BROOKE GLADSTONE: And through the floodgates came the Valerie Plame case and the BALCO case, both of which you say were really important precedents for what’s going on now.
SHANE HARRIS: The outcome of that Valerie Plame case was that journalists had to testify before a grand jury about their sources if there was a crime involved. And in this case it was the potential crime of identifying a CIA operative. The BALCO case also demonstrated that prosecutors would go after journalists for reporting grand jury information. This was a case that did not involve national security. It involved illegal steroid use by baseball players. And two reporters for The San Francisco Chronicle got a hold of grand jury testimony and reported it, and then they were subpoenaed to say who told you this grand jury testimony. You saw this expansion of the subpoena power in a way that went far beyond anything that had been contemplated, I think, in the Justice Department’s own rules, and there were very few protections left for journalists who wanted to avoid having to identify their sources in court.
BROOKE GLADSTONE: So what do you think are the President’s motives for taking such a hard line against leakers?
SHANE HARRIS: I think that there is a real desire on the part of this administration to satisfy the instincts of the career professionals in the intelligence community to get tough on leakers. It’s well known that President Obama despises leaks. He thinks that it represents all that is bad about Washington. He thinks that they're petty. For Obama, what a wonderful confluence he has here now – his own distaste and disdain for leaking that coincides with this great desire on the part of the career class in government to finally get tough on leakers.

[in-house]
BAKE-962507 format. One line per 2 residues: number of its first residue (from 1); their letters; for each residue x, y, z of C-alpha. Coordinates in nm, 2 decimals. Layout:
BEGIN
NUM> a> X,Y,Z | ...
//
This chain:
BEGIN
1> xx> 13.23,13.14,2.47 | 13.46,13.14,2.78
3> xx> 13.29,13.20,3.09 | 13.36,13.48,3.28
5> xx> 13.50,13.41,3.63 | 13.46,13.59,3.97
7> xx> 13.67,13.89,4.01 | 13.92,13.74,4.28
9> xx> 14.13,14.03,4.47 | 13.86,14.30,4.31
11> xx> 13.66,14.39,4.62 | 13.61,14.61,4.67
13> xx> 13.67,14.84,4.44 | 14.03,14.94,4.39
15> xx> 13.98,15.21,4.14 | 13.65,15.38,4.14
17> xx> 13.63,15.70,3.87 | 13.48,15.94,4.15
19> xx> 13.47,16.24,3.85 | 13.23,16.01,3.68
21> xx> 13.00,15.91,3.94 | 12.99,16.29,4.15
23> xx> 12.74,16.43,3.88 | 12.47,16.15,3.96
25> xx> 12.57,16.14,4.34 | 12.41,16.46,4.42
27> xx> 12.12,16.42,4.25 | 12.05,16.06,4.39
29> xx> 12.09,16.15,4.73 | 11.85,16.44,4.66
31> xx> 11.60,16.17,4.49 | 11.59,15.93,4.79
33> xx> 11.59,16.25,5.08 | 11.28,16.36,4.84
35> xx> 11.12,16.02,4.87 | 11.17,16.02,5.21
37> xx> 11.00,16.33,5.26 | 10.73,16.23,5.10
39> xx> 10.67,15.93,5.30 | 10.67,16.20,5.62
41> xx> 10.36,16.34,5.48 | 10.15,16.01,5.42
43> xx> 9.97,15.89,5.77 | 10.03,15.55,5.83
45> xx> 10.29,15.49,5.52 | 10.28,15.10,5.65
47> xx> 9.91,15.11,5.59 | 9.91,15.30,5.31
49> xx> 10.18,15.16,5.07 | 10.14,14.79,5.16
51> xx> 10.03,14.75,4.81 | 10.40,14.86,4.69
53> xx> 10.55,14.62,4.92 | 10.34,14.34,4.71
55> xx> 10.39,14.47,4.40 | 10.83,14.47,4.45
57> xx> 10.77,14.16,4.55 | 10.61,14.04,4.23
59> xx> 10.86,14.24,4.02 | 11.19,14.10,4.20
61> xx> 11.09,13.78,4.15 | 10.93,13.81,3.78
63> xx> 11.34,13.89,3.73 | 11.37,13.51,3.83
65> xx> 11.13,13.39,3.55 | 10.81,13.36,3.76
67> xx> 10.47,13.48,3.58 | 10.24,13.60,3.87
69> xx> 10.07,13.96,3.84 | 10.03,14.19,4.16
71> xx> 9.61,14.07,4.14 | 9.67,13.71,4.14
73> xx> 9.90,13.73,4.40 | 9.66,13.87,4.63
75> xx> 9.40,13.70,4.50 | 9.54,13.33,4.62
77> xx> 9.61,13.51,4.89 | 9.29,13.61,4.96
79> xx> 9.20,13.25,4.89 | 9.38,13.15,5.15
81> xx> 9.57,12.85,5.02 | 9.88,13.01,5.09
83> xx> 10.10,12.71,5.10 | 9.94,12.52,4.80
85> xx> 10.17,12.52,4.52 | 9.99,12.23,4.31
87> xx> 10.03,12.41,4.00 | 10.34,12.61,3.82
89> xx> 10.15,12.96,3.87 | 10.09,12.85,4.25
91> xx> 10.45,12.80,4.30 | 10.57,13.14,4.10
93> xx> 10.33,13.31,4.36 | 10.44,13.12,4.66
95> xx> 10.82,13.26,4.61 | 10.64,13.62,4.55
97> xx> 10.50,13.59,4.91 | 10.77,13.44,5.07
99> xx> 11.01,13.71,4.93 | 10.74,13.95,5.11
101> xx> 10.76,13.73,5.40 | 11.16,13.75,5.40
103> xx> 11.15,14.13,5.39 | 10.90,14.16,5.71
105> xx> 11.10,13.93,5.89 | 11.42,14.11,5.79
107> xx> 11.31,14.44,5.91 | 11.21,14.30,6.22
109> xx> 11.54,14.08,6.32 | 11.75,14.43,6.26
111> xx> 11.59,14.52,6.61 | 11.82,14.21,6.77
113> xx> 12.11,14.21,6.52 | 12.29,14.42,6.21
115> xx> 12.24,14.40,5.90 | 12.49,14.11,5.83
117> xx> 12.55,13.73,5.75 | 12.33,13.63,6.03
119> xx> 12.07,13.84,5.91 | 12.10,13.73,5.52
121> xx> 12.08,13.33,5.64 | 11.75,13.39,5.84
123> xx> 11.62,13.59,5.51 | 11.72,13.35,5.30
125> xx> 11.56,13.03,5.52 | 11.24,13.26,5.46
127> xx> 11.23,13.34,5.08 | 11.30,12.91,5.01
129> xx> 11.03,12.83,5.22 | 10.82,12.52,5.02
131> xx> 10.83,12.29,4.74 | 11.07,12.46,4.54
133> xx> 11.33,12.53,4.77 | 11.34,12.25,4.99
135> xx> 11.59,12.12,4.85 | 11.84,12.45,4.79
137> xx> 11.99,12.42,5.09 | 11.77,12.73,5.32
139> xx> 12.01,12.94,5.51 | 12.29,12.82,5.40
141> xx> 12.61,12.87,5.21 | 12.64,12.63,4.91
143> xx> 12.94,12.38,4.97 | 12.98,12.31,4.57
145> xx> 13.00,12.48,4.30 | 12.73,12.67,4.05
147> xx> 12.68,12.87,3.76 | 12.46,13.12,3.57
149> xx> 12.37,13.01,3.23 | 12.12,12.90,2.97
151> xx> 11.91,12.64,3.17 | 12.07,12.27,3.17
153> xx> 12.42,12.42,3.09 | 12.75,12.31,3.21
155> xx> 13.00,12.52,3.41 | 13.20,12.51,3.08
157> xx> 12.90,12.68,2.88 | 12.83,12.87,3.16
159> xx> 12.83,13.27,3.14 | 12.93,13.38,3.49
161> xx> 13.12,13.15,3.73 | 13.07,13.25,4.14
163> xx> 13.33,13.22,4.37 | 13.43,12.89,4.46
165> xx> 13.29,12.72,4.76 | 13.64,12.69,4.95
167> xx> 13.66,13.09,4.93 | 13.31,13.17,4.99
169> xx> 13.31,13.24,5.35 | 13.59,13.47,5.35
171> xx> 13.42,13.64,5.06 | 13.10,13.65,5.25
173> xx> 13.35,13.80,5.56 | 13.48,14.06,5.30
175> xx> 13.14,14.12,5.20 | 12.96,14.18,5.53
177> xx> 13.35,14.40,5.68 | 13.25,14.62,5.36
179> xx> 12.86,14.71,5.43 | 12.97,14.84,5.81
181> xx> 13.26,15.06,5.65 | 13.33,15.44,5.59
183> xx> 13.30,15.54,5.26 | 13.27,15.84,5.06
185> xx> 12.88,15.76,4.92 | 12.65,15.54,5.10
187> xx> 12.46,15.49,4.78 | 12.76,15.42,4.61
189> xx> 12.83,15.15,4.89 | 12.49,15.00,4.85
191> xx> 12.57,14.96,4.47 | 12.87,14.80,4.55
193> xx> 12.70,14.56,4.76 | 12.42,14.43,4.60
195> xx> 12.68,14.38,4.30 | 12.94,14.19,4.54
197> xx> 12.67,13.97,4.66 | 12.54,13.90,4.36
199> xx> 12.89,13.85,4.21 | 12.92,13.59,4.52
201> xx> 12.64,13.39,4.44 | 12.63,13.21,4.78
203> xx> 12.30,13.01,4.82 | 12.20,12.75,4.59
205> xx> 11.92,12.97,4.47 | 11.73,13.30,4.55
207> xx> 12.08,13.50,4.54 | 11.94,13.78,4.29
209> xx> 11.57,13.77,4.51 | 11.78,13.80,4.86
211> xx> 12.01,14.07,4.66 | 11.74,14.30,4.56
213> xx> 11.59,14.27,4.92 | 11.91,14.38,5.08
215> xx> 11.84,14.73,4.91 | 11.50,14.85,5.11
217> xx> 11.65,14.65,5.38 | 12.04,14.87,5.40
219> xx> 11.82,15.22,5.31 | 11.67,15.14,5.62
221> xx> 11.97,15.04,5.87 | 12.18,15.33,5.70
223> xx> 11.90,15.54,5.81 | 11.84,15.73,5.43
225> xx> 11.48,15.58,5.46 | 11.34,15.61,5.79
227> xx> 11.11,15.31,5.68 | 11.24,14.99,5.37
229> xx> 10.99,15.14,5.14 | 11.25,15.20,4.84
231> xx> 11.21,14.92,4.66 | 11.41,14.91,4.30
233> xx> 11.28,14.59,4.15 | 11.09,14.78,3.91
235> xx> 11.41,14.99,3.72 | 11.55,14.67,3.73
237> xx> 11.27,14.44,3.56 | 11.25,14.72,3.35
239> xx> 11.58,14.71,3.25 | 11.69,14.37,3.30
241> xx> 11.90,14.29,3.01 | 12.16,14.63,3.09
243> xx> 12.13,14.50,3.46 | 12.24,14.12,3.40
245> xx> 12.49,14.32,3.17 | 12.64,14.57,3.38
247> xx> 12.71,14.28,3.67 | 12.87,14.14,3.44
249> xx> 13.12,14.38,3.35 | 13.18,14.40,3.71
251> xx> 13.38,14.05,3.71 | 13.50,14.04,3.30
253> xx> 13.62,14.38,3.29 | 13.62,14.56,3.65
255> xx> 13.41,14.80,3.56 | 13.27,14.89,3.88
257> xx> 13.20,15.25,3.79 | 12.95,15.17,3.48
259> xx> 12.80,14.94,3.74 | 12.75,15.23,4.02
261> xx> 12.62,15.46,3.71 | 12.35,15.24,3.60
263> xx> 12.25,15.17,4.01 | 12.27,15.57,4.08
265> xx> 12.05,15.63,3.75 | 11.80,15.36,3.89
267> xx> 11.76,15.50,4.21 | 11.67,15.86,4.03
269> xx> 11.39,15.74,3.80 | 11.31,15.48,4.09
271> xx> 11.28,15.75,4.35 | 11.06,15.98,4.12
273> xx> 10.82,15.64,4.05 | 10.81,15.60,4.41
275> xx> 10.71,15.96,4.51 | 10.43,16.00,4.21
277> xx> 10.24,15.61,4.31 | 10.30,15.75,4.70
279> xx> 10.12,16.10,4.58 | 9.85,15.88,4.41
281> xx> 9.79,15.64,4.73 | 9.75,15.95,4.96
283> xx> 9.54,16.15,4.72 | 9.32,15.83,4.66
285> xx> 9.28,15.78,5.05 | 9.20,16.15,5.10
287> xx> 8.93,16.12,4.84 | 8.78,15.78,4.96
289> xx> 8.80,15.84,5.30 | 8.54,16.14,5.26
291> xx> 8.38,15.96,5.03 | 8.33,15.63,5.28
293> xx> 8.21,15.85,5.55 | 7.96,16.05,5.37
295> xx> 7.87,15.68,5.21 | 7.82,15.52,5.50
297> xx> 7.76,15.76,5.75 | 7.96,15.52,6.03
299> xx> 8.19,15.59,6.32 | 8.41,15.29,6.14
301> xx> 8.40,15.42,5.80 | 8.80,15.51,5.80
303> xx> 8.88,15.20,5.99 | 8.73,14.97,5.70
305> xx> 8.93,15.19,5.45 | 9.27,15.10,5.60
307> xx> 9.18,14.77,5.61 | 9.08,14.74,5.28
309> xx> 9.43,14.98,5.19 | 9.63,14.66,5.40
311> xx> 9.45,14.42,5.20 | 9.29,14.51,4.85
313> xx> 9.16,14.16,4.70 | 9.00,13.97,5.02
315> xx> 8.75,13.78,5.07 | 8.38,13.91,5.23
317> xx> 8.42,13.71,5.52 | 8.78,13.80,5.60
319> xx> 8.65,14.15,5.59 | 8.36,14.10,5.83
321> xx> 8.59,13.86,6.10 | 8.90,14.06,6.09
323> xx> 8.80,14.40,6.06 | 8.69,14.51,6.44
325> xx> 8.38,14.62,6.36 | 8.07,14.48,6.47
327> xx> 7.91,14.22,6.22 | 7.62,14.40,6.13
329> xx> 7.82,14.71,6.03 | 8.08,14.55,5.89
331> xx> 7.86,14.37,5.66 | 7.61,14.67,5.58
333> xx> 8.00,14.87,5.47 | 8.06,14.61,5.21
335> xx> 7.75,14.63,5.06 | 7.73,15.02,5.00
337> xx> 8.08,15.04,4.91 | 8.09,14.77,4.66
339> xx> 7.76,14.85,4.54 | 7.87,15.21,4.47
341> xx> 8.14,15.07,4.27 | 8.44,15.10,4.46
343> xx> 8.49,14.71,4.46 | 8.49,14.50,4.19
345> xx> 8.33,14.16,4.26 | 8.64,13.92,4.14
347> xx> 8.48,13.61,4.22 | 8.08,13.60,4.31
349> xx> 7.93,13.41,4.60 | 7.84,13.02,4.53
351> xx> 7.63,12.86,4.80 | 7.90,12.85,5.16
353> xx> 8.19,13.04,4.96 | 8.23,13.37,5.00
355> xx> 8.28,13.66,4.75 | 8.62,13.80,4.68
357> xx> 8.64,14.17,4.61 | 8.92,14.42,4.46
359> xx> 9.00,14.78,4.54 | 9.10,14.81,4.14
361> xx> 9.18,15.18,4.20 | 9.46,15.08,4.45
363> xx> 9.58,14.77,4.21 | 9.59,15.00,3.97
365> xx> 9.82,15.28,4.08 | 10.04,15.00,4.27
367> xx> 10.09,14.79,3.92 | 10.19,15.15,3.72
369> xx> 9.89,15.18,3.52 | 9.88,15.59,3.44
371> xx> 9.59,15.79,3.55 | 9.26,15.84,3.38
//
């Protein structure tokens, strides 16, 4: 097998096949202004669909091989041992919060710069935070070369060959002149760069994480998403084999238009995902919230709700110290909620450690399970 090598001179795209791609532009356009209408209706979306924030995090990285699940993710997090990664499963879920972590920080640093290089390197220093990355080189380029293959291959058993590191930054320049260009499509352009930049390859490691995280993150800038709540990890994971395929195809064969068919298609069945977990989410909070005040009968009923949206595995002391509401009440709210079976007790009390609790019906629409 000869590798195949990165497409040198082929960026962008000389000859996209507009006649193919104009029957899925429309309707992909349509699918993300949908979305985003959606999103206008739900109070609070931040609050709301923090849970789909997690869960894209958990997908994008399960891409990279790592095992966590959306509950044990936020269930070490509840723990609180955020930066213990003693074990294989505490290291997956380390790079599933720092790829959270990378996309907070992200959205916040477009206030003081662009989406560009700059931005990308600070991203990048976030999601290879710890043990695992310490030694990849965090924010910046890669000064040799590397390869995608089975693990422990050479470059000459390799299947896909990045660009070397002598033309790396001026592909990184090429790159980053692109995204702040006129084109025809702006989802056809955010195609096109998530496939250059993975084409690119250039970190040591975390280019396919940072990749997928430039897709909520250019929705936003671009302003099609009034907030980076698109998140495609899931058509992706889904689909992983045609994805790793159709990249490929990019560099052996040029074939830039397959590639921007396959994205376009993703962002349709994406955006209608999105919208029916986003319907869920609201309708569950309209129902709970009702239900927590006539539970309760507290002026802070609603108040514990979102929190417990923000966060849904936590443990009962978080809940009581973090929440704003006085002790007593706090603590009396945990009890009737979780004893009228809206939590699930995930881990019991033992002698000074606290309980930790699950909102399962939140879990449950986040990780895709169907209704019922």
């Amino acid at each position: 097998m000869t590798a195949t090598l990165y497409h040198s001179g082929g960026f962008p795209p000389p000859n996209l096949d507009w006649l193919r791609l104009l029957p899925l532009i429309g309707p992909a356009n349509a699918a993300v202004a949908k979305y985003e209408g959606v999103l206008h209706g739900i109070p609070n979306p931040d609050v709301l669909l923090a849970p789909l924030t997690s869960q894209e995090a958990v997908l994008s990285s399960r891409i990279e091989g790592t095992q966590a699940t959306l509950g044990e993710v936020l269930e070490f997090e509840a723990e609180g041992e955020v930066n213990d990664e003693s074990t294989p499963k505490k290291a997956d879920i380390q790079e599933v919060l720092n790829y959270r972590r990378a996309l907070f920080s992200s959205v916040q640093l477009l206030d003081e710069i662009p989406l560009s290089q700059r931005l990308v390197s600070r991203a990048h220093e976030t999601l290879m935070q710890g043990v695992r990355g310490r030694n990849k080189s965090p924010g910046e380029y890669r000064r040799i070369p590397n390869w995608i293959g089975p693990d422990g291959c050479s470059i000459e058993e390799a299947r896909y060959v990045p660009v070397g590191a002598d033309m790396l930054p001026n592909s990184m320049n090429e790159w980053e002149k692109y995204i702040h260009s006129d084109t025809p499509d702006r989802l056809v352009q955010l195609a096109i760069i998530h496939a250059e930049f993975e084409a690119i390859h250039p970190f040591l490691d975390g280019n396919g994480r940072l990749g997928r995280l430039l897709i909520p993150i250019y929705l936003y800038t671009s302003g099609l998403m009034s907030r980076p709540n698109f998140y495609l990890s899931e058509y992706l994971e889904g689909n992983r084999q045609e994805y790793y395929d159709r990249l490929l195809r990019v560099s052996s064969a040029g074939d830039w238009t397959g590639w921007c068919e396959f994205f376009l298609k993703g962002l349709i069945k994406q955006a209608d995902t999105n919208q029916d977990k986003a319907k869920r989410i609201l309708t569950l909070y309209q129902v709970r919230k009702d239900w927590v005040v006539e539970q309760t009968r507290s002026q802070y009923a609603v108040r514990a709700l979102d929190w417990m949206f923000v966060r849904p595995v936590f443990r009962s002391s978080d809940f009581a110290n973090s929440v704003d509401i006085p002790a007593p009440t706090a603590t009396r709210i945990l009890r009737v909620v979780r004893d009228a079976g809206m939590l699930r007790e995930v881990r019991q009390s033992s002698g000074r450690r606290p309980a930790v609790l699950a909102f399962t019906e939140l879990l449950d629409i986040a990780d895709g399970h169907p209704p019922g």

BROOKE GLADSTONE: And yet, in his own statements, he has said over and over again that the point of transparency is to hold the government accountable.
SHANE HARRIS: And if you look at the case of Thomas Drake, who is facing trial for leaking classified information about a hugely wasteful and inefficient government program, this is somebody who actually went through all the proper channels. He notified the various intelligence committees. And the narrative that has come out so far seems to suggest that no one really listened to him and that he felt that the only way that he was going to shine a spotlight on this enormous waste of [LAUGHS] taxpayer money was by going to a reporter. I mean, he really does fit the classic definition of a whistleblower. And these are the kinds of transparency moves that Obama has said that he wants.
BROOKE GLADSTONE: Right now there are shield laws in Congress before both houses that would balance public safety and national security with the reporters’ privilege to protect their sources. But in the wake of WikiLeaks, the uh Senate is drafting some changes to its bill.
SHANE HARRIS: The Senate wants to insert language that would draw a line between traditional journalists, what we really understand as people who are engaged in journalism and the media, and sites like WikiLeaks that tend to indiscriminately publish information without vetting it, without reporting on it, without trying to get both sides of the story.
BROOKE GLADSTONE: There are some people who think that perhaps this whole WikiLeaks thing will actually strengthen the case for journalists.
SHANE HARRIS: That sort of bolsters the case [LAUGHS] in a sort of indirect way for having a press shield law, because it’s essentially arguing, hey, reporters are being responsible. When they get classified information, they go to the government agencies involved. They say, would you like to comment and, very importantly, they say, is there anything here we should not publish because it could harm national security?
BROOKE GLADSTONE: Shane, thank you so much.
SHANE HARRIS: It’s a pleasure. Thanks.
BROOKE GLADSTONE: Shane Harris is a senior writer for Washingtonian Magazine.